One of the latest buzzwords in tech and editing has been AI. While the earliest implementations were a bit of a gimmick, powerful tools and developments from companies like Adobe, NVIDIA, and Luminar have brought AI to the end-user in a meaningful way. Photoshop’s March 2021 update introduces a new AI tool that promises massive resolution improvements for any camera. Does it live up to the hype?
If you’re not caught up on Photoshop’s notes, Adobe Camera Raw has received a new feature called Super Resolution. Currently available in Camera Raw 13.2 and coming soon to Lightroom and Lightroom Classic, Super Resolution uses a machine learning model to “intelligently enlarge photos while maintaining clean edges and preserving important details.” In practice, it’s a one-click way to quadruple your photo’s megapixel count, while retaining much more detail than “dumb” upscaling, like bicubic and nearest neighbor methods.
Photoshop Super Resolution Versus Topaz Gigapixel AI
This isn’t a new idea, however. AI upscaling has been around for a while. It’s even been implemented into existing consumer products, most notably in Topaz’s Gigapixel AI software. Gigapixel is built around a similar principle: train a machine learning model with a set of low- and high-resolution image pairs so that the computer eventually learns what a low-resolution area could look like in high resolution. This model can then up-sample the photos and “create” details to fill in the blanks. Depending on how this is implemented, it can be pretty computationally intense, relying on your computer’s GPU to perform a lot of work.
While there are some differences between how these programs work, with PS’s feature integrated into ACR instead of being a standalone program and Gigapixel offering some more options for customizing the processing, the end results are perfectly comparable.
For these tests, I wanted to take a look at a couple of different types of images that I often shoot and that often benefit from more resolution. To compare, I grabbed some raw files from my Mavic Air 2 (to represent aerial shots) and my Nikon Z 7 (representing architecture and product photography, as well as higher resolution). While these files are unprocessed, each program handled them slightly differently, the most important distinction being ACR automatically applying lens corrections. This resulted in a slight difference between FOV and brightness between the files, but I’m not really considering that relevant in the comparison, as you could pass a processed file through Gigapixel without a meaningful difference. Also, in the following images, the Photoshop Super Resolution version will be on the left, with Gigapixel's on the right.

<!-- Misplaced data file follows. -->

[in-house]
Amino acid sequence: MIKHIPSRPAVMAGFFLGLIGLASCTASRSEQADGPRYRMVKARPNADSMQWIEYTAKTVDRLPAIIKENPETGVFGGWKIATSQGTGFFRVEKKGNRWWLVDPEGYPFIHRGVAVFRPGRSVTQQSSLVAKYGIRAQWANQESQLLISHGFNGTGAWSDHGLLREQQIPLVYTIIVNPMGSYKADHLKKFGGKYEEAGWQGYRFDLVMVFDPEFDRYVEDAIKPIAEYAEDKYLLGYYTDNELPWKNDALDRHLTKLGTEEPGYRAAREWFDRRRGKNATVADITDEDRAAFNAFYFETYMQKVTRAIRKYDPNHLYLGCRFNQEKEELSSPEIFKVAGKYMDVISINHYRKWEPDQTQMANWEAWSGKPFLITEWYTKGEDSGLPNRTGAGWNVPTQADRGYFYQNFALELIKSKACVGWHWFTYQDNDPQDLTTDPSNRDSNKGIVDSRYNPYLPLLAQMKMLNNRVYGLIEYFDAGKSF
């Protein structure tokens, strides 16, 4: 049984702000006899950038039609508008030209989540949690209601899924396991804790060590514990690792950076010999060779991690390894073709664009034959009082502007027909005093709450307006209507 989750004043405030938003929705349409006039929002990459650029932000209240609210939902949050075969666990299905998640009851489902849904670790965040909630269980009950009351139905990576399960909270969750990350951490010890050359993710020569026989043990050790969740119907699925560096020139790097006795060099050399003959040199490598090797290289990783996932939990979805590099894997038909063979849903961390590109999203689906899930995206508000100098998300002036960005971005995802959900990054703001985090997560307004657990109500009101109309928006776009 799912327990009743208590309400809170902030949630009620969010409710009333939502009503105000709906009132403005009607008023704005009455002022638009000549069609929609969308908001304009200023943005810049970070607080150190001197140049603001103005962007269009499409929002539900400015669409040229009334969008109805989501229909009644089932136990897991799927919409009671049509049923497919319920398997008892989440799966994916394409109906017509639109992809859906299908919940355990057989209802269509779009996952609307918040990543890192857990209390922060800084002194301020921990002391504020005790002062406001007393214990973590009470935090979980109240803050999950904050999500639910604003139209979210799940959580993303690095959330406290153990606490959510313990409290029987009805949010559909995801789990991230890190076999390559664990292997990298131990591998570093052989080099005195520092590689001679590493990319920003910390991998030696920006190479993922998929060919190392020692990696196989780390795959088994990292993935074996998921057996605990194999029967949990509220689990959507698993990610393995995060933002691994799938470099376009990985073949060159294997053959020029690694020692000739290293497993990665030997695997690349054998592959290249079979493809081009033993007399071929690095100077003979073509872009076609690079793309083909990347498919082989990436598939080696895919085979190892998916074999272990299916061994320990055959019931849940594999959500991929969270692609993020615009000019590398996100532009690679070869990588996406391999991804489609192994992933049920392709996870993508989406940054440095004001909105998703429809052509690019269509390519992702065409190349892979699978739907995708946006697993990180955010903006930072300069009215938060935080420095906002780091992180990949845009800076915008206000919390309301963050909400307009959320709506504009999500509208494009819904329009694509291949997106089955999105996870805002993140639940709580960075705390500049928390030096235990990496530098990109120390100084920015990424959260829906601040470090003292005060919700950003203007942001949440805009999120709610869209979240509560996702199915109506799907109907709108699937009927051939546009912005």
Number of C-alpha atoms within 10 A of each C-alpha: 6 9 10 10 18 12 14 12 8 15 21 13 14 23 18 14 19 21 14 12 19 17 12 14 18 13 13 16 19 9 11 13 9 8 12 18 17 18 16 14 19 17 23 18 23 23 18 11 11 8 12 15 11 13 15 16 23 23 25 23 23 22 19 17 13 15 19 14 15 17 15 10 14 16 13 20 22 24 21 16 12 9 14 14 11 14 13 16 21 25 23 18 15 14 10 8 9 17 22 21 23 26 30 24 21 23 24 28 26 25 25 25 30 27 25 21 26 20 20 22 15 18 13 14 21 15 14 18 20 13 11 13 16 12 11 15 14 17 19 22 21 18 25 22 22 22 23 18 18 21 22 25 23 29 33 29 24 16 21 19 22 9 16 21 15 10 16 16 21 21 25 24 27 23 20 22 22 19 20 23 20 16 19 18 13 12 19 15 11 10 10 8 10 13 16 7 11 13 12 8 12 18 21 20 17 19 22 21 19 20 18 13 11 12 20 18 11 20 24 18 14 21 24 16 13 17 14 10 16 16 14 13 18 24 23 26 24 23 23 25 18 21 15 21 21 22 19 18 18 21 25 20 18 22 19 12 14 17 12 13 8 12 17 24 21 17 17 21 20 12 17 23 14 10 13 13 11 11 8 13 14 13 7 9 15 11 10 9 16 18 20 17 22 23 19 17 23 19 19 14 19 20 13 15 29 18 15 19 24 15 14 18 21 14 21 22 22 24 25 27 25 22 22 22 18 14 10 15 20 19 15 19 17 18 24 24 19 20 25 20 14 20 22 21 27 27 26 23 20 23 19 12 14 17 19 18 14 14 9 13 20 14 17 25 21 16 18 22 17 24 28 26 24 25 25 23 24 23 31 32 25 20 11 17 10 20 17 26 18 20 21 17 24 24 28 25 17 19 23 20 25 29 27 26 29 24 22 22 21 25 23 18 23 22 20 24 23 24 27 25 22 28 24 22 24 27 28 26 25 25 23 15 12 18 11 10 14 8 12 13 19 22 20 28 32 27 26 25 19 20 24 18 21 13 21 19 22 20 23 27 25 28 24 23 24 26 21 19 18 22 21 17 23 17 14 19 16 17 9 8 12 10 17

Increasing Resolution of Drone Photos
In my mind, this is the worst-case scenario for upscaling. While the Mavic Air 2’s files are very impressive for a camera that can fly at 40 mph, they aren’t gorgeous at a pixel level. They can be a bit noisy even at low ISOs, and the Quad Bayer sensor, like Fuji’s X-Trans, has historically had problems with some demosaicing processes.
One thing that stuck out to me when reading about Super Resolution was how it included ACR’s Enhance Details processing step by default. Enhance Details was an earlier foray into ML-powered tools and offered a way to demosaic raw files with fewer resulting artifacts. It’s a very minor improvement in many cases, but I’ve found that it can help in cases of tricky moire, or with atypical sensor setups like X-Trans or Quad Bayer. As a result, I don’t do it by default but appreciate that it’s available.
This combination of improved image quality and increased resolution make Super Resolution seem like a very promising option for use with drones, and I can say it really delivers.